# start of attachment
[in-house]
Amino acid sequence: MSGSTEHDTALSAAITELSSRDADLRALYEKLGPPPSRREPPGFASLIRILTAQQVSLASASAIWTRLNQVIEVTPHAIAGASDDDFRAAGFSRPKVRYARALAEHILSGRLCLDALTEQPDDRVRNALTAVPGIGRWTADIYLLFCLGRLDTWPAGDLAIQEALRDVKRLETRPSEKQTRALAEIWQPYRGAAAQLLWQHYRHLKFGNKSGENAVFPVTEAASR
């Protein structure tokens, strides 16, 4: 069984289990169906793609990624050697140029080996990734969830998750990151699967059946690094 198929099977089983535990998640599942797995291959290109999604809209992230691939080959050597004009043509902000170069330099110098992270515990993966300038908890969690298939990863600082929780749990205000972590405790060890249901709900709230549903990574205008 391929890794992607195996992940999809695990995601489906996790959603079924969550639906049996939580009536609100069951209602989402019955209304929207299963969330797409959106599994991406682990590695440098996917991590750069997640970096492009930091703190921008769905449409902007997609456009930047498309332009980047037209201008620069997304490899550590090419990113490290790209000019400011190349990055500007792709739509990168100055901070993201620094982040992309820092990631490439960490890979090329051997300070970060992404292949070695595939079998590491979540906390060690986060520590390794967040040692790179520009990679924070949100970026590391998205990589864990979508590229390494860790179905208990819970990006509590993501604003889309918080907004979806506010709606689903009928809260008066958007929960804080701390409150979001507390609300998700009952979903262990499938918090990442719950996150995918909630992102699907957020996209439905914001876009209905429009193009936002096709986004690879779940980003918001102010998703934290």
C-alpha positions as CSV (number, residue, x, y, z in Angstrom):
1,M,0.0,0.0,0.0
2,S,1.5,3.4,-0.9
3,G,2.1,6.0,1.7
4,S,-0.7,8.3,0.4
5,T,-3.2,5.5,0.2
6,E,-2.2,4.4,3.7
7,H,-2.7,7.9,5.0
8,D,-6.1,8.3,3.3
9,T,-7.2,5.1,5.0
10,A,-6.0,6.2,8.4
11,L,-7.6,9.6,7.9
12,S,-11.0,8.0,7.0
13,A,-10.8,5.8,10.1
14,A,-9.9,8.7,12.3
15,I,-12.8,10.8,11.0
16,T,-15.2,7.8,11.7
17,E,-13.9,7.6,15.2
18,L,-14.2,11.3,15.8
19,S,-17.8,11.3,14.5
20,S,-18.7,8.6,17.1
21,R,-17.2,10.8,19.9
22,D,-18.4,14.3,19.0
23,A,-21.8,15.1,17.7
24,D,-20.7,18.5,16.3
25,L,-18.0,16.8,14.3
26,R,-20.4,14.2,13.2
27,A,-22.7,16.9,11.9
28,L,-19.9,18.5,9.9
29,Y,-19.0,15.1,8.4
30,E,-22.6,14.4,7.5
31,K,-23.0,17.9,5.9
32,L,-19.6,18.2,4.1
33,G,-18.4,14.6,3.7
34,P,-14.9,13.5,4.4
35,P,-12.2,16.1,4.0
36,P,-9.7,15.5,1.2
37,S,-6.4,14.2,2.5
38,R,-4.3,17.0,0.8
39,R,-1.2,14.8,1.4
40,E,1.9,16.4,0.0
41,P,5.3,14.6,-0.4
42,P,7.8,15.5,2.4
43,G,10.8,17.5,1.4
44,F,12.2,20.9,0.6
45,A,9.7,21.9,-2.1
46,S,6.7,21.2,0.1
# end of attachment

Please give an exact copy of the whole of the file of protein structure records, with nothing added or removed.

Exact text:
[in-house]
Amino acid sequence: MSGSTEHDTALSAAITELSSRDADLRALYEKLGPPPSRREPPGFASLIRILTAQQVSLASASAIWTRLNQVIEVTPHAIAGASDDDFRAAGFSRPKVRYARALAEHILSGRLCLDALTEQPDDRVRNALTAVPGIGRWTADIYLLFCLGRLDTWPAGDLAIQEALRDVKRLETRPSEKQTRALAEIWQPYRGAAAQLLWQHYRHLKFGNKSGENAVFPVTEAASR
């Protein structure tokens, strides 16, 4: 069984289990169906793609990624050697140029080996990734969830998750990151699967059946690094 198929099977089983535990998640599942797995291959290109999604809209992230691939080959050597004009043509902000170069330099110098992270515990993966300038908890969690298939990863600082929780749990205000972590405790060890249901709900709230549903990574205008 391929890794992607195996992940999809695990995601489906996790959603079924969550639906049996939580009536609100069951209602989402019955209304929207299963969330797409959106599994991406682990590695440098996917991590750069997640970096492009930091703190921008769905449409902007997609456009930047498309332009980047037209201008620069997304490899550590090419990113490290790209000019400011190349990055500007792709739509990168100055901070993201620094982040992309820092990631490439960490890979090329051997300070970060992404292949070695595939079998590491979540906390060690986060520590390794967040040692790179520009990679924070949100970026590391998205990589864990979508590229390494860790179905208990819970990006509590993501604003889309918080907004979806506010709606689903009928809260008066958007929960804080701390409150979001507390609300998700009952979903262990499938918090990442719950996150995918909630992102699907957020996209439905914001876009209905429009193009936002096709986004690879779940980003918001102010998703934290």
C-alpha positions as CSV (number, residue, x, y, z in Angstrom):
1,M,0.0,0.0,0.0
2,S,1.5,3.4,-0.9
3,G,2.1,6.0,1.7
4,S,-0.7,8.3,0.4
5,T,-3.2,5.5,0.2
6,E,-2.2,4.4,3.7
7,H,-2.7,7.9,5.0
8,D,-6.1,8.3,3.3
9,T,-7.2,5.1,5.0
10,A,-6.0,6.2,8.4
11,L,-7.6,9.6,7.9
12,S,-11.0,8.0,7.0
13,A,-10.8,5.8,10.1
14,A,-9.9,8.7,12.3
15,I,-12.8,10.8,11.0
16,T,-15.2,7.8,11.7
17,E,-13.9,7.6,15.2
18,L,-14.2,11.3,15.8
19,S,-17.8,11.3,14.5
20,S,-18.7,8.6,17.1
21,R,-17.2,10.8,19.9
22,D,-18.4,14.3,19.0
23,A,-21.8,15.1,17.7
24,D,-20.7,18.5,16.3
25,L,-18.0,16.8,14.3
26,R,-20.4,14.2,13.2
27,A,-22.7,16.9,11.9
28,L,-19.9,18.5,9.9
29,Y,-19.0,15.1,8.4
30,E,-22.6,14.4,7.5
31,K,-23.0,17.9,5.9
32,L,-19.6,18.2,4.1
33,G,-18.4,14.6,3.7
34,P,-14.9,13.5,4.4
35,P,-12.2,16.1,4.0
36,P,-9.7,15.5,1.2
37,S,-6.4,14.2,2.5
38,R,-4.3,17.0,0.8
39,R,-1.2,14.8,1.4
40,E,1.9,16.4,0.0
41,P,5.3,14.6,-0.4
42,P,7.8,15.5,2.4
43,G,10.8,17.5,1.4
44,F,12.2,20.9,0.6
45,A,9.7,21.9,-2.1
46,S,6.7,21.2,0.1